The New Year is but a few weeks old, the festive season is behind us and it’s time to knuckle down to working on both our personal and business lives.
The first priority in establishing financial security is to develop a solid foundation which will ensure your family’s ability to maintain their lifestyle in the event of premature death or disability.
It is also important to ensure that, when you reach retirement age, whilst you may not want to retire, financial independence will give you several options. Without making adequate provisions, you may well not have these options.
Everyone yearns for a silver lining; wanting to create wealth, and to do this you need to rebalance your portfolio on a regular basis. This technique has worked well for me and many others over the years.
It is also a sound and logical investment strategy that removes sentiment from the equation. Sentiment is derived from fear and greed and this explains why so many investors stayed in money markets in 2011 and were totally immobilised, unable to make sound long-term investment decisions.
Few have the knowledge or skill to invest early and sell before it’s too late. Without sound investment techniques, it is impossible to say whether one should be buying or selling and, in the short term, even the top economists and investment houses can’t predict what will happen.
The starting point is to assess your risk and determine the parameters of your investments. How much risk are you prepared to take? A risk profile will assess whether you are a conservative, moderate, cautiously aggressive or, in some cases, very aggressive investor. Time horizons determine your risk.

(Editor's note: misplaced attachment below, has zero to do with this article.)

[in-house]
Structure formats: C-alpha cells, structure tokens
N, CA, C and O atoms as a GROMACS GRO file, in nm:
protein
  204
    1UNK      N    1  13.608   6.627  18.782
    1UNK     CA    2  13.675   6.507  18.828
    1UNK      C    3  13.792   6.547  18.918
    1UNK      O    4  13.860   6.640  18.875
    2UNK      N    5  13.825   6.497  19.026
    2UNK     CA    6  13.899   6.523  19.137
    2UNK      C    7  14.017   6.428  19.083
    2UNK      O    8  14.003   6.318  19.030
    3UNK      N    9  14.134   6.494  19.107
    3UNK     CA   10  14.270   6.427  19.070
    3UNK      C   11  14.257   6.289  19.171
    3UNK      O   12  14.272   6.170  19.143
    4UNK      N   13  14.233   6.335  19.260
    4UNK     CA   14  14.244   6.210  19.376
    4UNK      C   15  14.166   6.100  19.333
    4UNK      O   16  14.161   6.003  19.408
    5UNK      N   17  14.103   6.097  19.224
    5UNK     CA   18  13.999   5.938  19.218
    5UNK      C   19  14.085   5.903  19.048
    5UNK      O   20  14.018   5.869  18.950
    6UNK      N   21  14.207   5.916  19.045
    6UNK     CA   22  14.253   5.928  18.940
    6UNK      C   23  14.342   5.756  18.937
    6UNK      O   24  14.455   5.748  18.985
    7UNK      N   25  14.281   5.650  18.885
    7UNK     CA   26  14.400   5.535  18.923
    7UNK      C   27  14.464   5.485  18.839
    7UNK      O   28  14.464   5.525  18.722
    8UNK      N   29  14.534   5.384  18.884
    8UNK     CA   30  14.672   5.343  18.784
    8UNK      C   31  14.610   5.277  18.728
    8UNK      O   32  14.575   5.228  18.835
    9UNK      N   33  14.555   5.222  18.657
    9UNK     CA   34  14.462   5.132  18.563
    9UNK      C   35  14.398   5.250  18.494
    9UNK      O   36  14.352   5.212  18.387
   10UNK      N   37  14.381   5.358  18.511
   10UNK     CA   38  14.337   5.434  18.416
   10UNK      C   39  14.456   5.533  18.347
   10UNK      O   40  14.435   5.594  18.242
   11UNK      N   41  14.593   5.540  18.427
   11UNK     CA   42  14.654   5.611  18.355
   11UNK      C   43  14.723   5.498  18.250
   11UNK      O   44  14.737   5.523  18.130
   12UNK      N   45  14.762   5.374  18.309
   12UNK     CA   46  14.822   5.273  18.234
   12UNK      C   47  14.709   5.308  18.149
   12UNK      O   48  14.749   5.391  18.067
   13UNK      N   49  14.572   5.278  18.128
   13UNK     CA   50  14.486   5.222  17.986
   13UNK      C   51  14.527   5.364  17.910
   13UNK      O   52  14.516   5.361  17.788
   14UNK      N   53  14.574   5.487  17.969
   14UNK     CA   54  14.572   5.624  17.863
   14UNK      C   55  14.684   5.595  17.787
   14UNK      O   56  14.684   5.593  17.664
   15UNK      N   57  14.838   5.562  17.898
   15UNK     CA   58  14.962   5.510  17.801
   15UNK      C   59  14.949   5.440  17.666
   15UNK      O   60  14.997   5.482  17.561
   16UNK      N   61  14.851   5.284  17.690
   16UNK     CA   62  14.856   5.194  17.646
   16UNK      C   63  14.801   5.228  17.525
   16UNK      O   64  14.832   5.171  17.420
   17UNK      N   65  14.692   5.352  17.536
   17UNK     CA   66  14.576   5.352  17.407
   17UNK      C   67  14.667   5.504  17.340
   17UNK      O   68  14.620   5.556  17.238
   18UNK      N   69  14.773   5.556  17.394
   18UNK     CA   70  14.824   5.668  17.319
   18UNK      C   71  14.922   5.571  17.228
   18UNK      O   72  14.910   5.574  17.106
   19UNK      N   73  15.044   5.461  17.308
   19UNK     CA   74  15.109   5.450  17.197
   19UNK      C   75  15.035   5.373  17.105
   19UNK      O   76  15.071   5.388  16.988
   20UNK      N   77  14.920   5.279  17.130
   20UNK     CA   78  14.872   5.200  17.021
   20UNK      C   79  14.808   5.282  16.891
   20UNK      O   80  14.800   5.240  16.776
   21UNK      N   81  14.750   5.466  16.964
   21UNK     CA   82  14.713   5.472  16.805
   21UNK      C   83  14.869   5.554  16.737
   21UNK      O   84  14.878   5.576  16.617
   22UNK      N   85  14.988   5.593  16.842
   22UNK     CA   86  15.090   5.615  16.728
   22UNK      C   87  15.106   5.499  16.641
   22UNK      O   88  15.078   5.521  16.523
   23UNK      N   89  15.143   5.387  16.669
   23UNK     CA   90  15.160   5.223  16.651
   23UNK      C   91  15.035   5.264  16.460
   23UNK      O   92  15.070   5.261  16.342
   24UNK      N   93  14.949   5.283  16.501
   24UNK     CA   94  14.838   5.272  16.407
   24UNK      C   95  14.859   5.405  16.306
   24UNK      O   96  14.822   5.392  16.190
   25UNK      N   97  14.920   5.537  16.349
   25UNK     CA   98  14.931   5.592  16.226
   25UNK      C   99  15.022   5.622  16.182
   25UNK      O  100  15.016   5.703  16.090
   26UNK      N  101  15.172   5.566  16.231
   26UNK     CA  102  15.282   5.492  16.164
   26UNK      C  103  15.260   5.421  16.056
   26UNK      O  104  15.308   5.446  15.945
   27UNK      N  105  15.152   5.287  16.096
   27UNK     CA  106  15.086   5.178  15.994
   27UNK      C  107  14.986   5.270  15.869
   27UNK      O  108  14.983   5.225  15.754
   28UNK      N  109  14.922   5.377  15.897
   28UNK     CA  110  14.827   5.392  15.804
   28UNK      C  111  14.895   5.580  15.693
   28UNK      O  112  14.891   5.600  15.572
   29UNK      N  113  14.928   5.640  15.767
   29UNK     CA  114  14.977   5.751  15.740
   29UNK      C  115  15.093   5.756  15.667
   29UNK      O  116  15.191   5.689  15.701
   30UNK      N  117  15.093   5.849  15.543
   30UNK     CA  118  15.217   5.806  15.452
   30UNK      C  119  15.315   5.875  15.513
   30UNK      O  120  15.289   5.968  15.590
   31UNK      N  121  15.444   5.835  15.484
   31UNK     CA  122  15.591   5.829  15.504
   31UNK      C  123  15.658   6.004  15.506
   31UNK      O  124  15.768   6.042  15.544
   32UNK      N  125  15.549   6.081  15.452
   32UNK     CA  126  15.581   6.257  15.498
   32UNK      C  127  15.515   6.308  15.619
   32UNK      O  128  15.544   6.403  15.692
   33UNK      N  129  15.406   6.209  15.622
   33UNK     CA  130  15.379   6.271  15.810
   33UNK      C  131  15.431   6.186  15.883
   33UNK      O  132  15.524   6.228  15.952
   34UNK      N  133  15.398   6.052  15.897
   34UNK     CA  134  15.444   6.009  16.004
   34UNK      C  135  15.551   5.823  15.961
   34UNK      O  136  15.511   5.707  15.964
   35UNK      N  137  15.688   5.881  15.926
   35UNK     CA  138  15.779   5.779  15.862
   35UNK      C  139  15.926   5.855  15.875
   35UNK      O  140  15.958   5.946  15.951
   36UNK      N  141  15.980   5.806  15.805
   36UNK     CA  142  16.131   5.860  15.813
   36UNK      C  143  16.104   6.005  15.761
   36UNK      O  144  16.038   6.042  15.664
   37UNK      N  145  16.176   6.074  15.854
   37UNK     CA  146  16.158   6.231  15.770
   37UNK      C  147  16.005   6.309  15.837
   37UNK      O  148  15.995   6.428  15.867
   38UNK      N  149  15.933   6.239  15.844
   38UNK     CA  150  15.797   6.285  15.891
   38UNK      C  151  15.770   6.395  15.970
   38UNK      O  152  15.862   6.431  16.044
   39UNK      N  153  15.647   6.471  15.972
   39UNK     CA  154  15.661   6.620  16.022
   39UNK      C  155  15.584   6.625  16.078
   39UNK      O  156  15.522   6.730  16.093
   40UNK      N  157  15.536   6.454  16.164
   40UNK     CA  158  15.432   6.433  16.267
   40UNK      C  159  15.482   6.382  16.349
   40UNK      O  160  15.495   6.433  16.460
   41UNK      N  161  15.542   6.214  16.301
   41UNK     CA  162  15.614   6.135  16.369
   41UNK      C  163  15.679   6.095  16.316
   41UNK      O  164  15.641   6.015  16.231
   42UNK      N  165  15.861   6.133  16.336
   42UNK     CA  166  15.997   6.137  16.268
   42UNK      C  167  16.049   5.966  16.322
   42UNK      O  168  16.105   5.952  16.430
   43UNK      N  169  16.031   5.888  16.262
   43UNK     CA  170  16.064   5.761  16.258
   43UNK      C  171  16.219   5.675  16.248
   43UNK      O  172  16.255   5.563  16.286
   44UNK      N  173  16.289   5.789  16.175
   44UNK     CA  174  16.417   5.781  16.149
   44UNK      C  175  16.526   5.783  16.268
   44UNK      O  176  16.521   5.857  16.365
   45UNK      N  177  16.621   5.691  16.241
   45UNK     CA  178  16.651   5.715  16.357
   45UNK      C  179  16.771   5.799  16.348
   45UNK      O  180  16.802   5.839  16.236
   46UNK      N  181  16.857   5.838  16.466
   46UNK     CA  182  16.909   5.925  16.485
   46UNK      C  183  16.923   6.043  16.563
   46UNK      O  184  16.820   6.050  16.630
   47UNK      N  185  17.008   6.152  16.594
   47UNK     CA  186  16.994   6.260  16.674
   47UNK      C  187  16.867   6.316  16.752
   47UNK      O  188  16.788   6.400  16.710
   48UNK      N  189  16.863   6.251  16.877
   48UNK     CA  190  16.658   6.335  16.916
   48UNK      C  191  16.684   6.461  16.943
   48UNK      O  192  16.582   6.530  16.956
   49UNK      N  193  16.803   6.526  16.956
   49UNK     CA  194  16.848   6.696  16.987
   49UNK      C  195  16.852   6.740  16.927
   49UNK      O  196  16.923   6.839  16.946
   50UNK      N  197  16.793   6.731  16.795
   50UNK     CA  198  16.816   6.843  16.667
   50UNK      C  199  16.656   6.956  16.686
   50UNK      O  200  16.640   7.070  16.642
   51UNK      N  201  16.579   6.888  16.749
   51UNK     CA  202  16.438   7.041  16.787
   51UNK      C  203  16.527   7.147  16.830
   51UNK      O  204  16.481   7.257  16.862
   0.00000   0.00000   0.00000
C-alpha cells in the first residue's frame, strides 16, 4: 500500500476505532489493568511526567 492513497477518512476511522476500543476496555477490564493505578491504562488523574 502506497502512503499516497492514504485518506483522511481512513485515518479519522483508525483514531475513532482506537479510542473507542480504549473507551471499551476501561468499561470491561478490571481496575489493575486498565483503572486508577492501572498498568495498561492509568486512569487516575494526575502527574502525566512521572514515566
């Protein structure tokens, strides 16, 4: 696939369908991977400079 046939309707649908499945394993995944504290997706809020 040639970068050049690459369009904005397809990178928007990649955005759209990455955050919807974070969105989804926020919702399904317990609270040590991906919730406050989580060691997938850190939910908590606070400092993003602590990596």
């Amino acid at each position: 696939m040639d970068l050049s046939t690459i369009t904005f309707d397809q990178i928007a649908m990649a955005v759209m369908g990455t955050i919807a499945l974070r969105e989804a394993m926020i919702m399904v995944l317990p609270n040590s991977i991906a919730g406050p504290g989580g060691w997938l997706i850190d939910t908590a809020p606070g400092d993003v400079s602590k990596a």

Are you looking for income or long-term growth? This will determine your asset allocation and thereafter at each review period, which could be quarterly, bi-annually or annually, you need to assess your portfolio by examining whether the allocation needs to be changed.
Rebalancing is a clinical exercise, not an emotional one. It will determine your future investment strategy and ensure that, when markets are up some profits will have been taken, and when markets are down some investments are made at lower prices.
There are three basic steps in the rebalancing process:
- List and sum up all your investable assets.
- From the above total, separate the assets into different investment classes, namely: Equities, bonds, cash and property.
- Having completed the above steps, the next step is to rebalance the portfolio to the appropriate mix.
If nothing has changed in your personal life between review periods – then there is no reason to change your risk profile. What you need to do however, is to look at your assets to see whether the mix has changed, thereby increasing or reducing the amount of risk in your asset allocation.
The rebalancing process will always ensure that you will tend to sell into strength, simply because when your portfolio is overweight in an asset class, it has usually developed due to good performance. Conversely, if your portfolio is underweight, the reason is usually because of a fall in the value of that particular asset. Not many investors can do this because one has difficulty in buying shares when markets are down (fear) and conversely selling when markets are up (greed).
The rebalancing process is not easy and requires a lot of discipline. Regardless of the present state of the equity market, once you have rebalanced your portfolio you may now find that your equity allocation is lower than the percentage you should have invested in equities. This means that you should be buying at these lower levels. If you stick to the formula you won’t be overly concerned about short -term fluctuations, and you will be buying selected quality stocks at good value.
If you do nothing, nothing will happen. But, if you do something, then at least you’re on the right track to ensuring a good investment plan. It’s not easy and I would suggest you enlist the help of your financial advisor.